What recipes mean by S, M, or L onions and carrots

Ask the food geek! Today: How to get the sizes right on some basic vegetables


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Francis Lam
March 15, 2010 3:01AM (UTC)

Hey y'all, I'm fielding questions from commenters!

I had come to quite like and respect Lam's writing in the short time he's been on the scene, but wow, really?

Sometimes if you don't have an idea for a remotely worthwhile article by deadline, you should just fess up and skip that day.

Oh wait, sorry, I meant this one:

I often come across recipes that say things like, "use a medium onion" or "a large leek." But what do "medium" and "large" mean? The organic onions at my Whole Foods are enormous; the red onions are the size of soft balls. It's a frustrating thing, especially when it comes to ingredients like onions, an overdose of which can really kill a dish. Do you have any advice on how to handle these ambiguous instructions?

— Beans&Greens

Dear Beans&Greens,

Recipes are a bit of a paradox. We want to think of them as the definitive word on a dish — if you have a great chef's recipes, you can make a great chef's food. But deep down inside, all recipe writers know that's not really true: Reading a recipe doesn't give you a great chef's hands, eyes, nose and palate. True precision, fixed in print, just isn't possible in a world full of variables. If the recipe writer's stove is different from your stove, maybe that ends up being the difference between a good dish and a marry-me-now kind of dish.

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So, in order to keep sane, most recipe writers accept a certain level of imprecision, a range of acceptable variation, and they'll write their recipes with that range built in. What I'm saying is: Almost every one of the thousands (OK, eight) recipe writers I contacted for you — from Gourmet (RIP), Food & Wine, Saveur, Bon Appétit, and Cook's Illustrated — had pretty much the same idea of what a small, medium and large onion means, but they all also said some variation of, "It kinda doesn't matter too much."

So knock yourself out! Be the master of your own kitchen! But in case you'd like a little guidance, here's what the pros said anyway:

Small onion = 4 ounces by weight or about ½ cup chopped

Medium onion = 8 ounces, or about 1 cup chopped

Large onion = 12 ounces, or about 1½ cups chopped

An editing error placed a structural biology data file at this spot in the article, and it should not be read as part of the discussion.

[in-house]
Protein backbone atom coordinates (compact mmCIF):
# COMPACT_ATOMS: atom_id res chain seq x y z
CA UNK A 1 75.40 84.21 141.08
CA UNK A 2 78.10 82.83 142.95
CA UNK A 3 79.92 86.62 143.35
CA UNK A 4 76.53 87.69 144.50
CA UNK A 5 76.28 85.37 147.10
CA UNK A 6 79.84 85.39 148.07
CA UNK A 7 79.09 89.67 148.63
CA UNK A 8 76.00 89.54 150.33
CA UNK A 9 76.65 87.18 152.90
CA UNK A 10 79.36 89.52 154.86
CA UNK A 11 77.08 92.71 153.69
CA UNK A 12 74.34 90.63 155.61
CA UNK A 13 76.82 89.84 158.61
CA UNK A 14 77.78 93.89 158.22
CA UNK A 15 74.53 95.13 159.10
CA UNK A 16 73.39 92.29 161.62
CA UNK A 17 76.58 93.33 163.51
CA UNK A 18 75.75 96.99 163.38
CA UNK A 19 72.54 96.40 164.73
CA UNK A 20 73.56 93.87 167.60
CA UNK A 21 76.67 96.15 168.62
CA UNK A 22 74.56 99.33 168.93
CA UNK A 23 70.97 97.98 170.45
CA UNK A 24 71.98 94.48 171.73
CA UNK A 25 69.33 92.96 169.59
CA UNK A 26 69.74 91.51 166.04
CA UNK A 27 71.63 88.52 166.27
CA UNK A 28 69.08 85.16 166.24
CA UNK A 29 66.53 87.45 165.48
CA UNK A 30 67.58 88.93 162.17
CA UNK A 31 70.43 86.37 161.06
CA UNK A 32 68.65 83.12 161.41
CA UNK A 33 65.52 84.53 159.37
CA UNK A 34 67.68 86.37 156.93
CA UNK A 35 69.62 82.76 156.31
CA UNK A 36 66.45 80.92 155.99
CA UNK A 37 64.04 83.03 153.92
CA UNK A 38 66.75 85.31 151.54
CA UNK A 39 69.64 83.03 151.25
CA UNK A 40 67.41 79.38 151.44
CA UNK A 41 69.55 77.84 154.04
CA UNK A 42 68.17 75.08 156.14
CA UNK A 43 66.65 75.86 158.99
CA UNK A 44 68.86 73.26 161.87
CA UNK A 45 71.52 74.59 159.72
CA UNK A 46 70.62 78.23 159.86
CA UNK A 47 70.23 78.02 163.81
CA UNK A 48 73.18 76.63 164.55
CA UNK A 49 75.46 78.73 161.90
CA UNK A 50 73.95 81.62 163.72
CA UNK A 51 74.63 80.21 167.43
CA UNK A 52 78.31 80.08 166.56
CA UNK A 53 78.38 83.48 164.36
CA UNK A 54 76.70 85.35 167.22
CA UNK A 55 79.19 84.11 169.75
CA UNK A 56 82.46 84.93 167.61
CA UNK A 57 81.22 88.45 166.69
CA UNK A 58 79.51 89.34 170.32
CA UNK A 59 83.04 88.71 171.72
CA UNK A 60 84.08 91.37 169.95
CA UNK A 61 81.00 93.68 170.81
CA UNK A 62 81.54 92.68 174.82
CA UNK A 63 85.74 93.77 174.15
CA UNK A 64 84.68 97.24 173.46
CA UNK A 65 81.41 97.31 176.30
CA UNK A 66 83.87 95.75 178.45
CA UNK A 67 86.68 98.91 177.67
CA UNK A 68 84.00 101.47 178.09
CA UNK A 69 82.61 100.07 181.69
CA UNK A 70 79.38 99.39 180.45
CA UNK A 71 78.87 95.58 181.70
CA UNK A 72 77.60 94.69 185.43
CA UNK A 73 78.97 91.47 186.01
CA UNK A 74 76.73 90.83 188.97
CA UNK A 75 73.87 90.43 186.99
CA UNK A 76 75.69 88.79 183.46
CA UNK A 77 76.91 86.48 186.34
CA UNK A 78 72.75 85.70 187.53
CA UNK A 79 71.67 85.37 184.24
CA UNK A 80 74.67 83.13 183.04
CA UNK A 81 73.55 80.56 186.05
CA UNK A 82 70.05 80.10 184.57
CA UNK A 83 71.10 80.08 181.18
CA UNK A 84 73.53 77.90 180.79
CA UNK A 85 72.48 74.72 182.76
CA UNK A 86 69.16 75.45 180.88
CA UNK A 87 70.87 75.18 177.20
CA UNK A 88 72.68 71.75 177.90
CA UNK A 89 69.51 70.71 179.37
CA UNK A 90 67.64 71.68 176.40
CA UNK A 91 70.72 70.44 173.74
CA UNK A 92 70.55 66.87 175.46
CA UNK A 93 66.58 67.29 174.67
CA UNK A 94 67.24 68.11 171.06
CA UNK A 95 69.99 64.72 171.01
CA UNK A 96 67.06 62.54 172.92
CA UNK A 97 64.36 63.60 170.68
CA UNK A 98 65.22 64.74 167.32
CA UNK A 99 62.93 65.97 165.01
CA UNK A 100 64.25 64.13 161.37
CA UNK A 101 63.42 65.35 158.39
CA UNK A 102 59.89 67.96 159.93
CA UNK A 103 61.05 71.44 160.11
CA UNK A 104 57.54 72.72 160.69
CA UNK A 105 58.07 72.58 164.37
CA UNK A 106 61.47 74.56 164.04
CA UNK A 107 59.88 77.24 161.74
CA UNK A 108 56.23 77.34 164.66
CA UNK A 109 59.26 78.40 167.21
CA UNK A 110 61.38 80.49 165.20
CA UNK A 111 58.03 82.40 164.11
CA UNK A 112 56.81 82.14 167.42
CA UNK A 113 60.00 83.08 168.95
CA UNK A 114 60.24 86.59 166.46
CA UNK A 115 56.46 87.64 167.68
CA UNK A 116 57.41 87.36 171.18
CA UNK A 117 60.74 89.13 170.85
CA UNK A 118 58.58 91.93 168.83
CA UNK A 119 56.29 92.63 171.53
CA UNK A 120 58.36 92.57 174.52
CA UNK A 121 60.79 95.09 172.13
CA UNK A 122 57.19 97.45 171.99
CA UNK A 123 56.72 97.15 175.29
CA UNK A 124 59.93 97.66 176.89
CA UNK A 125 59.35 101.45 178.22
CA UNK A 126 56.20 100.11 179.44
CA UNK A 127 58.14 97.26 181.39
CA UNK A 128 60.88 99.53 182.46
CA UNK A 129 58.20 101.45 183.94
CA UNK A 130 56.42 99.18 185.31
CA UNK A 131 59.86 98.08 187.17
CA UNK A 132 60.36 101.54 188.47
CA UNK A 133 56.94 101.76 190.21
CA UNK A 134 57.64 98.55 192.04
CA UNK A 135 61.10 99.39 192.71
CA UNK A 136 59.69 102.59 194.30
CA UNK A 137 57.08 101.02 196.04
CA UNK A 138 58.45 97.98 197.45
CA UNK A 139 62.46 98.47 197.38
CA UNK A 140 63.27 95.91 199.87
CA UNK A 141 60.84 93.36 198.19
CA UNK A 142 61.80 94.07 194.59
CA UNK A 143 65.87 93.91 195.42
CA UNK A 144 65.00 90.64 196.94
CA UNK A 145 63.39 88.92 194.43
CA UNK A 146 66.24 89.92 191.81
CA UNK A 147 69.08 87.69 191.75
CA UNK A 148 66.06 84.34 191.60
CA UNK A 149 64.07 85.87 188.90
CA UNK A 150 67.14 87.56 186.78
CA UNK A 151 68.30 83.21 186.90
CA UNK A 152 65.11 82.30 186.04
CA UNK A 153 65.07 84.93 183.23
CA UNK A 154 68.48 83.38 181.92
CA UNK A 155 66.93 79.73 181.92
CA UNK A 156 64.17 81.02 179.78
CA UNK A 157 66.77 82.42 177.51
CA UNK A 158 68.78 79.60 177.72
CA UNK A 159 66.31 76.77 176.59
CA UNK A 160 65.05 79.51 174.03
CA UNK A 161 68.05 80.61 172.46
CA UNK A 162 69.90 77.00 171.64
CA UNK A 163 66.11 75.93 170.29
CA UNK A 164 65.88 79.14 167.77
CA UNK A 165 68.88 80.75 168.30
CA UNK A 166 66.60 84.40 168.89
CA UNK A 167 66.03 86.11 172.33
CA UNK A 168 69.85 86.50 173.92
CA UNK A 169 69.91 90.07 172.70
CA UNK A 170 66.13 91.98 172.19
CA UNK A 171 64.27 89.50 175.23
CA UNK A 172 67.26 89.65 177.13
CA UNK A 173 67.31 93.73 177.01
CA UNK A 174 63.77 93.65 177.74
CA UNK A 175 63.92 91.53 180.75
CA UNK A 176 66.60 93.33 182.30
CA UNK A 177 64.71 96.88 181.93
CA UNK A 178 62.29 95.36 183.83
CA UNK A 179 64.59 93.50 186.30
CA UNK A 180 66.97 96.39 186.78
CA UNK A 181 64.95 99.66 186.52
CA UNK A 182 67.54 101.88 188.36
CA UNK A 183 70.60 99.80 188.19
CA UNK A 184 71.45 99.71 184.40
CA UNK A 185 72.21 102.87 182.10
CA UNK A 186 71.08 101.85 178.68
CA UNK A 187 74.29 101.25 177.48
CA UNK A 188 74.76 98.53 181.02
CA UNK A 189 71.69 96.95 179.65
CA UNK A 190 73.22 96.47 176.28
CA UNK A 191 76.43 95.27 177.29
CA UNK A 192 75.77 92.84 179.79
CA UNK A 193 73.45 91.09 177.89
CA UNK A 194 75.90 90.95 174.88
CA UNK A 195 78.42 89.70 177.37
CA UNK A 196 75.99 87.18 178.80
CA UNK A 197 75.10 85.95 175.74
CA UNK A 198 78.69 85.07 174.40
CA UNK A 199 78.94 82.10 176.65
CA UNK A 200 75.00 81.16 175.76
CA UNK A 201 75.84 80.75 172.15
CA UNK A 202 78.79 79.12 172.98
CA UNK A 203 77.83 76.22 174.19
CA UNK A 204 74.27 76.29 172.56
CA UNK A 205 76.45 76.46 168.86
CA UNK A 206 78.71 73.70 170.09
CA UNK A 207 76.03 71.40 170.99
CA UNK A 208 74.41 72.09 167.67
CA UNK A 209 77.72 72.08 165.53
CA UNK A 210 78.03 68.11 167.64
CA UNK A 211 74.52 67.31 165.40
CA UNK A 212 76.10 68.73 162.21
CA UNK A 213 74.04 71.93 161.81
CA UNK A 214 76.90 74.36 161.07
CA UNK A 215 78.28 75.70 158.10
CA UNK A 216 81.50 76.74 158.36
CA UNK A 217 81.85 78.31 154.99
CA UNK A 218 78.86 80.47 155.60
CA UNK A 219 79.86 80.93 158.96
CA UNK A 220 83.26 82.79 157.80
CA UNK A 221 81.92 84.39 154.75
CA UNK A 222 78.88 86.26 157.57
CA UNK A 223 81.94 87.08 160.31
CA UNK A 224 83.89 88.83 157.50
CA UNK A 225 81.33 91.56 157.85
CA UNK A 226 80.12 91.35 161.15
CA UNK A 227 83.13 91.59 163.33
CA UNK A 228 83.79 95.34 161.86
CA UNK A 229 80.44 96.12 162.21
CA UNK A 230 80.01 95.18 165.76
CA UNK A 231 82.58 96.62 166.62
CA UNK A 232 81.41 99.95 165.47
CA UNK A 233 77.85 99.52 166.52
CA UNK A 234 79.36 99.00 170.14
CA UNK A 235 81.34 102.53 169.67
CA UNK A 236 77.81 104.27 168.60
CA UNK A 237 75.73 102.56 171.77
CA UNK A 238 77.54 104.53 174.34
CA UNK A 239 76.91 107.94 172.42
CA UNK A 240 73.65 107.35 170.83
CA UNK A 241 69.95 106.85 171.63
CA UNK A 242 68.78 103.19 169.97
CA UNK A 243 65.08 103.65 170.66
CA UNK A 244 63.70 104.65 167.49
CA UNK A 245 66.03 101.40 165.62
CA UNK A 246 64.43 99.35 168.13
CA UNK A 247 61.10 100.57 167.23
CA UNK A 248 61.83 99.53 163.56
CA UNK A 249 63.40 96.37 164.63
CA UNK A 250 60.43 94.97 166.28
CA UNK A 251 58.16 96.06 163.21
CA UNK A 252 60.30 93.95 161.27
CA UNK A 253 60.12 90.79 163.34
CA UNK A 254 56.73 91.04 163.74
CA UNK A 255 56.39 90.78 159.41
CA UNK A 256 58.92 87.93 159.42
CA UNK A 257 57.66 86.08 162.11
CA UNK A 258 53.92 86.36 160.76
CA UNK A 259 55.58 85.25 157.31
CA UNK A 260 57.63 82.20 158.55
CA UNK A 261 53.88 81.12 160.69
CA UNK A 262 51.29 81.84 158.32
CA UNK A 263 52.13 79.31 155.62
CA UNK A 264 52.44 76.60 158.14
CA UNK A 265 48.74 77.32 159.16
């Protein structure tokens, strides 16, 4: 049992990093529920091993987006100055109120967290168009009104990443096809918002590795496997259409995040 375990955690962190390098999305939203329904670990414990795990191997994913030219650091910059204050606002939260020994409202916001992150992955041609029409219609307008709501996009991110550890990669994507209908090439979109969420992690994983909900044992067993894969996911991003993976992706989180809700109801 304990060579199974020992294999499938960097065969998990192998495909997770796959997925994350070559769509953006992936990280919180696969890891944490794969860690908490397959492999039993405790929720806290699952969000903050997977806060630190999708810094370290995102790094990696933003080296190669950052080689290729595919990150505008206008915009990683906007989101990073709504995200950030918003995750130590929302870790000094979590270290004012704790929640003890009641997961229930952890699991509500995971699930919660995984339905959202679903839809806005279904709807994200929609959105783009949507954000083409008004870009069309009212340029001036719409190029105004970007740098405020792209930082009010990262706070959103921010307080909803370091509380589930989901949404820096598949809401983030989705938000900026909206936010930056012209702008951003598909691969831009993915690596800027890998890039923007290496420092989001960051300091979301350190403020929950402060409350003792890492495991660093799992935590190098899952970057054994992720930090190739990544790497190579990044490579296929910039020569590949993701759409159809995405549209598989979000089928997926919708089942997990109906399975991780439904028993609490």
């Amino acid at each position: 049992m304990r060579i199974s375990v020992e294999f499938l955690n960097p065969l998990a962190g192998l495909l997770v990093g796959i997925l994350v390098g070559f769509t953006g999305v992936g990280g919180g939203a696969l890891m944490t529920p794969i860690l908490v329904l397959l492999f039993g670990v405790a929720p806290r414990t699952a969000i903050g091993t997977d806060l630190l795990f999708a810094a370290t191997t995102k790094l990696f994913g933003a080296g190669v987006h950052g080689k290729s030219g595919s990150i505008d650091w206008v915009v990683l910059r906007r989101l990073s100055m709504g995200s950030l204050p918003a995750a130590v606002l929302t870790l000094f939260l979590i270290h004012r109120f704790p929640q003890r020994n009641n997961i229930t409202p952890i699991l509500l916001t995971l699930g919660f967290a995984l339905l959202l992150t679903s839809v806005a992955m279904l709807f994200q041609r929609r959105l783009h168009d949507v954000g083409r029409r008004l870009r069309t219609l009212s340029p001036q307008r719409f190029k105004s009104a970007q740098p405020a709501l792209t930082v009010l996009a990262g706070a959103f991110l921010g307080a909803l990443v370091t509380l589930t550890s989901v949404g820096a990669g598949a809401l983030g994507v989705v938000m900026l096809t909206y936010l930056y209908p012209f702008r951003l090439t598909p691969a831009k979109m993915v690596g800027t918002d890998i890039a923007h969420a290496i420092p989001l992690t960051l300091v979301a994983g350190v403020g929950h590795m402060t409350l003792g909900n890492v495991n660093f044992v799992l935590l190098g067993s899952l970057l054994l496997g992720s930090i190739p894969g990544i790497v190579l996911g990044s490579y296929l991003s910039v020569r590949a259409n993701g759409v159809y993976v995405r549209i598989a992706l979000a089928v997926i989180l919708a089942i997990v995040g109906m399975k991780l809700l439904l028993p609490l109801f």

Jumbo onion = 16 ounces, or about 2 cups chopped

Small and medium carrots = These are the size, generally, of the carrots that come in bags at the grocery store, unless the recipe specifically calls for baby carrots. (The precision-obsessed Cook's Illustrated defines "medium carrot" as weighing six to a pound.)

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Large carrots = Also called "horse" carrots, presumably because they're the kind you might feed a massive animal, these are the kind usually sold in bulk — thick old boys sometimes with cracks down the side.

And if the quantity of these ingredients really matters to the final outcome, often the recipe will give, in addition to the descriptor, the specific weight or chopped volume to drive home the "pay attention!" point.

But even still, it's impossible to get it perfectly right. As the ever-fabulous Maggie Ruggiero put it: "Obviously, as everyone chops differently. It's like asking people to measure chopped mercury. At Gourmet we called for medium leeks and didn't specify ... I guess that's why we closed. The jury remains out on whether size matters."

If you have any food questions we can sleuth out for you, send them to food[at]salon[dot]com. Or just leave them in the comments while you make fun of us.

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Francis Lam

Francis Lam is Features Editor at Gilt Taste, provides color commentary for the Cooking Channel show Food(ography), and tweets at @francis_lam.

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